In co-operation with regional and municipal authorities, the government today released a new strategy geared towards further digitalising the health sector.
The strategy, which comes as a result of the 2018 budget agreement regarding digital health for 2018-2022, consists of 27 initiatives across five central areas: the citizen as an active partner; knowledge on time (quicker information sharing); prevention; trust and security; and progress and mutual building blocks.
“Denmark is a trailblazer when it comes to digital solutions in the health sector, but we can become a lot better at including the patients and sharing relevant information across the sector,” said the health minister, Ellen Trane Nørby.
“With all of the digital options we have at our disposal today, it can seem strange that some sharing of knowledge still takes place on paper and that some IT systems remain incompatible. That’s not beneficial to the patients or to health workers.”
DI on board
Among the 27 initiatives are digital journals for expectant mothers, contact with GPs via apps, and earlier diagnoses of illness among the elderly.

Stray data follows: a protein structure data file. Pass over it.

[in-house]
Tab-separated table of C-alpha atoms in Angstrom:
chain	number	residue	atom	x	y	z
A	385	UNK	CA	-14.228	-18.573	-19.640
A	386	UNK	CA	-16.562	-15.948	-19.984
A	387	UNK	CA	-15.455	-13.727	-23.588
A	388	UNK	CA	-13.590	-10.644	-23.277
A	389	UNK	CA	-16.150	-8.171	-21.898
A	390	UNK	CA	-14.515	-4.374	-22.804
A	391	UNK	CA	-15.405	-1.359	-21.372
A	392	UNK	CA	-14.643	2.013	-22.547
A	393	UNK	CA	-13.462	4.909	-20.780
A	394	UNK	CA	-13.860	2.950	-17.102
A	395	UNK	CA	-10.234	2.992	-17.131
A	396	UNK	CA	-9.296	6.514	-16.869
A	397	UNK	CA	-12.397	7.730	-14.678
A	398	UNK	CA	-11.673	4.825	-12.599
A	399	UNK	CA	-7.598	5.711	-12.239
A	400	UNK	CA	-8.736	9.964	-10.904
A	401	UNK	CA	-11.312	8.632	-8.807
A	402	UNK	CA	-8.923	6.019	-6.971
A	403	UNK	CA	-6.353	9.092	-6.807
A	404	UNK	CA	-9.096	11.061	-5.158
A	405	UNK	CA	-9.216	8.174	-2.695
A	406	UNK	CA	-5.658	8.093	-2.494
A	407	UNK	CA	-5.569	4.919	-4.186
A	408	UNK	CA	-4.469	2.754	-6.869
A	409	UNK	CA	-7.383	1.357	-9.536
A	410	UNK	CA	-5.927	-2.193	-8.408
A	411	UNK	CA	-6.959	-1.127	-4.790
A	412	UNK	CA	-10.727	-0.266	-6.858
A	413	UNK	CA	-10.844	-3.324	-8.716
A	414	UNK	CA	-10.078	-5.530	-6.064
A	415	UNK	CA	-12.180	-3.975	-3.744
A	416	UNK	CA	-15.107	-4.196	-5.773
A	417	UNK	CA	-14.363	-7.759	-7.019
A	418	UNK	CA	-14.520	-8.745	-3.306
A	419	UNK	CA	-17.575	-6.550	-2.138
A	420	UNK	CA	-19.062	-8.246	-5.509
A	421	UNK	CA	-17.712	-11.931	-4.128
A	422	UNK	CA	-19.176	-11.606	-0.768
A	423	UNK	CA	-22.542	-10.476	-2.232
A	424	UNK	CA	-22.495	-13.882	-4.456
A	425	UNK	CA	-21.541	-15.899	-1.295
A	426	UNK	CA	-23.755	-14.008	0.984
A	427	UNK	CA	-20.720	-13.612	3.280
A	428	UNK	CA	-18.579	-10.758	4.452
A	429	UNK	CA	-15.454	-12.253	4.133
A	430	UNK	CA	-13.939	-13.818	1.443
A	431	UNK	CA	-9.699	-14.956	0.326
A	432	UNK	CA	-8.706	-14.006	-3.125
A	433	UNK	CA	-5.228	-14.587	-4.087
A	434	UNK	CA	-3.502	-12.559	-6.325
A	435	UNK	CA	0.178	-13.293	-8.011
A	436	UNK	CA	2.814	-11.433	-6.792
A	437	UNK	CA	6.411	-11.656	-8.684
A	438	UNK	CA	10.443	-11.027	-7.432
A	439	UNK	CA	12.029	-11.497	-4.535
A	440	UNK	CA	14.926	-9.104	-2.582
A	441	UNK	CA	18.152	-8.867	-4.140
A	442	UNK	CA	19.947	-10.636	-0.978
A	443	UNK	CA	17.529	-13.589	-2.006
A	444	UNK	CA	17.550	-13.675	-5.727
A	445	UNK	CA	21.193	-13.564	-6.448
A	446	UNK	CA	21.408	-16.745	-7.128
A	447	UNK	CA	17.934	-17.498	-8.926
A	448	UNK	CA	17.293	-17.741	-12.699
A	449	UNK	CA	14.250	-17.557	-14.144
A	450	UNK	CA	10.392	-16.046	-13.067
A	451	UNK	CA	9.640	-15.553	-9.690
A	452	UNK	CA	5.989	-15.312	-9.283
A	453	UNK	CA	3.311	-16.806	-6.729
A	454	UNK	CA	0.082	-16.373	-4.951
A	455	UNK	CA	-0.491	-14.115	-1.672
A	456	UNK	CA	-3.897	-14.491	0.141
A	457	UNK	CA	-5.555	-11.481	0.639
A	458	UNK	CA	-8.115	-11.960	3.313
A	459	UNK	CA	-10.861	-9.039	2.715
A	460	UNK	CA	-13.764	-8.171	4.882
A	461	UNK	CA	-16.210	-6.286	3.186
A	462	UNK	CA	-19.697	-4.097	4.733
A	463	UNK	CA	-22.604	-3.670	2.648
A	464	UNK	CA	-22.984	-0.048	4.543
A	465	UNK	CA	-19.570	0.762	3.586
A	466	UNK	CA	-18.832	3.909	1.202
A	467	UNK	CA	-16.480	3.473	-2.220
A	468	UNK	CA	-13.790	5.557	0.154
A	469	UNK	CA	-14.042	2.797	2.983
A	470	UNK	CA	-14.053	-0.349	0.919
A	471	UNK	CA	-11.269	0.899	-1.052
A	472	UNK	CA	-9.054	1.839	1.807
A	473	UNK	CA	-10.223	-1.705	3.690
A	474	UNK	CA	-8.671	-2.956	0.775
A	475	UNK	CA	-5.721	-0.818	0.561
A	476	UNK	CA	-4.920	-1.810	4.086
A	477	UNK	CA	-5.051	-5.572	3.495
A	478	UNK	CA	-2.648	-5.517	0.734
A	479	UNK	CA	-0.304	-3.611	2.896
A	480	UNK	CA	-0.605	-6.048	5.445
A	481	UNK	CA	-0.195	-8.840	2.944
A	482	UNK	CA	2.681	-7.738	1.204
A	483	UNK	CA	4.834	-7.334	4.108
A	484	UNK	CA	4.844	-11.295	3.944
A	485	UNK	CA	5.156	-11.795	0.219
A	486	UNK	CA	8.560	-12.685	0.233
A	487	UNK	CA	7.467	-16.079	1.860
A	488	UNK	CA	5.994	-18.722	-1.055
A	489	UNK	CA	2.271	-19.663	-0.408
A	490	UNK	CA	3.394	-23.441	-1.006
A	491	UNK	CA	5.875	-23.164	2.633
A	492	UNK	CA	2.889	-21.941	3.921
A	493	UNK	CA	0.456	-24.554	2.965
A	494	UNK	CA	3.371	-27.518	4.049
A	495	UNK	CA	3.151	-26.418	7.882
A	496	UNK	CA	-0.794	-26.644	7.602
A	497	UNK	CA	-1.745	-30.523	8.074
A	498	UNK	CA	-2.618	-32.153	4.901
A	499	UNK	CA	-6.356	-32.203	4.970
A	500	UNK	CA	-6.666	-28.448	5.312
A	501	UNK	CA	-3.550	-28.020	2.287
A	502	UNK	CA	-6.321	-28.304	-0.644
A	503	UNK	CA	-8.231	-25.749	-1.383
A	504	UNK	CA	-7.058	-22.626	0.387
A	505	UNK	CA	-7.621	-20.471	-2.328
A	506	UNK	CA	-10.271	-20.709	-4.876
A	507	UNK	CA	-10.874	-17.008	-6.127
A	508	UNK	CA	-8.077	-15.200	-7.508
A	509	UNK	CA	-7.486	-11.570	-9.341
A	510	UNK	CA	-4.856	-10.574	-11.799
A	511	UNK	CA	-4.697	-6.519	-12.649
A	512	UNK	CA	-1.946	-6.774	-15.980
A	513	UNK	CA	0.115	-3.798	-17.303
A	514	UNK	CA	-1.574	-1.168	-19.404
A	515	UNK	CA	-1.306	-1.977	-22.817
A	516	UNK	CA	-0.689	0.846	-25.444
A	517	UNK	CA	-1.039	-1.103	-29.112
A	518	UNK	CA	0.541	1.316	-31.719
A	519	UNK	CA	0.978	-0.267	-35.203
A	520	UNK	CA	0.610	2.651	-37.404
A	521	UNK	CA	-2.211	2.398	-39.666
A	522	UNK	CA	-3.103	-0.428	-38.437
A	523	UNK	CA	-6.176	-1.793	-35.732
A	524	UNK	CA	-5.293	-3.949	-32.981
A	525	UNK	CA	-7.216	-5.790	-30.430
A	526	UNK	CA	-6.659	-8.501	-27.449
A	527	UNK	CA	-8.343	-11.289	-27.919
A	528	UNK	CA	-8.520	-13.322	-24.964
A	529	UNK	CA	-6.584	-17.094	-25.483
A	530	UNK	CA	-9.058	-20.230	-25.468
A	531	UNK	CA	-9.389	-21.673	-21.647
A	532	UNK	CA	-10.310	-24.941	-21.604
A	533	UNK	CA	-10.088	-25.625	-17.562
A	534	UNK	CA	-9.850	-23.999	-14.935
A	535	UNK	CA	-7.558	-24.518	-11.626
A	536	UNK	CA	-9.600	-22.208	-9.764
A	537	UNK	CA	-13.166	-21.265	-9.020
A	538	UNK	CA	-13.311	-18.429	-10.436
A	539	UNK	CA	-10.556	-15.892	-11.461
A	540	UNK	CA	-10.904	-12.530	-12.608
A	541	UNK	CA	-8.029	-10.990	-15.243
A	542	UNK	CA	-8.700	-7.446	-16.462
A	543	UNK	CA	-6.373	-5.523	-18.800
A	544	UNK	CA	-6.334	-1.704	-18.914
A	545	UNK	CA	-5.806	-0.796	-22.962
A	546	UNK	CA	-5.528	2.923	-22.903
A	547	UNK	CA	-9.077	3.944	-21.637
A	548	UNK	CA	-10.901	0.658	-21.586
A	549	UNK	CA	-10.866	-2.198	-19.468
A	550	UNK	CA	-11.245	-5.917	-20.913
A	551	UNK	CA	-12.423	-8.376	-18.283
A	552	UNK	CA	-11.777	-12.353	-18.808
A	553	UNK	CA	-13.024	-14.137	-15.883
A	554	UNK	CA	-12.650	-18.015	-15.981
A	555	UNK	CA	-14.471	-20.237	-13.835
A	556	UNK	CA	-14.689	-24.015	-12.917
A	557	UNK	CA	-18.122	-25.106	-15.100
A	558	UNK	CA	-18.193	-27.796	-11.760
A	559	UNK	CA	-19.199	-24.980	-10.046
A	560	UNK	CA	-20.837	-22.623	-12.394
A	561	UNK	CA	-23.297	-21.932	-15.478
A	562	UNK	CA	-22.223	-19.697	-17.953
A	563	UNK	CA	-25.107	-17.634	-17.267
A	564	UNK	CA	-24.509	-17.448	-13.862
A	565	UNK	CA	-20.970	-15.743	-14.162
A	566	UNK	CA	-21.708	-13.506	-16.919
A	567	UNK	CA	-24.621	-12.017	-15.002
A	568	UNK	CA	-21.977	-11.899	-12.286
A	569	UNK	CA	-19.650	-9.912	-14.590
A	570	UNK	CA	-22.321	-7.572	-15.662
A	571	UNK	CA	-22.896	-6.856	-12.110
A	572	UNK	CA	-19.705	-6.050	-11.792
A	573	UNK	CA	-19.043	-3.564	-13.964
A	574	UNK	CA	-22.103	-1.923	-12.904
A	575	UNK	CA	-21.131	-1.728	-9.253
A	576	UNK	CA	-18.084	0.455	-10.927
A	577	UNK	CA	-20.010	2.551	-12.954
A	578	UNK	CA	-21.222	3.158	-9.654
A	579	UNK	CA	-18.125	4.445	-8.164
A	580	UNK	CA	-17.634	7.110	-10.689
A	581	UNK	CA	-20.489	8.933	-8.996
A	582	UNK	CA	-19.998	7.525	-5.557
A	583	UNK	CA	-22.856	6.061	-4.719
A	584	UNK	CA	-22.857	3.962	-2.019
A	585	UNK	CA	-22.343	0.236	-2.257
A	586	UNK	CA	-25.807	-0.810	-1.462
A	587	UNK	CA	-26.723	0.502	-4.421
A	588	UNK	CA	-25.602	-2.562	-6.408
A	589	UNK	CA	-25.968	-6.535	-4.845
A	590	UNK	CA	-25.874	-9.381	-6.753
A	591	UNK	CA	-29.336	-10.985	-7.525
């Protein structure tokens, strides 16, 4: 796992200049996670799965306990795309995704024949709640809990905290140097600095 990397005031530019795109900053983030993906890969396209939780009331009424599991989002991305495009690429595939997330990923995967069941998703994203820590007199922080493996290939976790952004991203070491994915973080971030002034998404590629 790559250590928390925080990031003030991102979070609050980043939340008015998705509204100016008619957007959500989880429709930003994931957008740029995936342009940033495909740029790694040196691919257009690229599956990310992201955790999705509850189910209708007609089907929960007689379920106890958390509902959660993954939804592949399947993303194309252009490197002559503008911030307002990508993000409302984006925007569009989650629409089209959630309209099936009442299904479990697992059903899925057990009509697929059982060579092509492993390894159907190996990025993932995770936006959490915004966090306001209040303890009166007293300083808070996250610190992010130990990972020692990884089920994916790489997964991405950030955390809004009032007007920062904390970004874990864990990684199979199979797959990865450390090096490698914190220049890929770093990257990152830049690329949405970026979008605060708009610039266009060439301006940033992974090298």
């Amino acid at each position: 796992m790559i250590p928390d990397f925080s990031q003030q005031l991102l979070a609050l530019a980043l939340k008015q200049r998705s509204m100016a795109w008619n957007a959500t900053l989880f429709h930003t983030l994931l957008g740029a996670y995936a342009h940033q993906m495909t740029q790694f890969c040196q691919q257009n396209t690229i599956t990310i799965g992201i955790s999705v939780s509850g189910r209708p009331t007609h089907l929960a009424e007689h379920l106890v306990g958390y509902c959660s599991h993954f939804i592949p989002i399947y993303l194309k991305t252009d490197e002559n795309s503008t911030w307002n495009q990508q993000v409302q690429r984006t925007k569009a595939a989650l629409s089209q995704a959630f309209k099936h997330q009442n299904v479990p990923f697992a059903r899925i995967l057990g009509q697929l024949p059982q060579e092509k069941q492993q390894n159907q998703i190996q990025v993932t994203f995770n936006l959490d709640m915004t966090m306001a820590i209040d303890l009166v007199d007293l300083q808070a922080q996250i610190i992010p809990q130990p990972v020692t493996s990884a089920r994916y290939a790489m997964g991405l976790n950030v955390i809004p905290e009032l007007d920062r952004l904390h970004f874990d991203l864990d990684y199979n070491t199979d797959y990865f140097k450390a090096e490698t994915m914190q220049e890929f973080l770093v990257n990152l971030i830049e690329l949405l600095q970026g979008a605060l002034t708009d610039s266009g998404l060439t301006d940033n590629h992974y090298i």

According to a survey from the Trygfonden foundation, 66 percent of Danes said they wanted the health sector of the future to be more connected, and becoming more digital is evaluated to be a key step.
The national confederation of industry, Dansk Industri (DI), was in strong support of the new strategy.
“Today, we miss out on massive opportunities to lift our health system and our own health through the smarter use of data and technology. This strategy shows the public sector that there are huge benefits to be had in data and tech,” said Tine Roed, the deputy head of DI.
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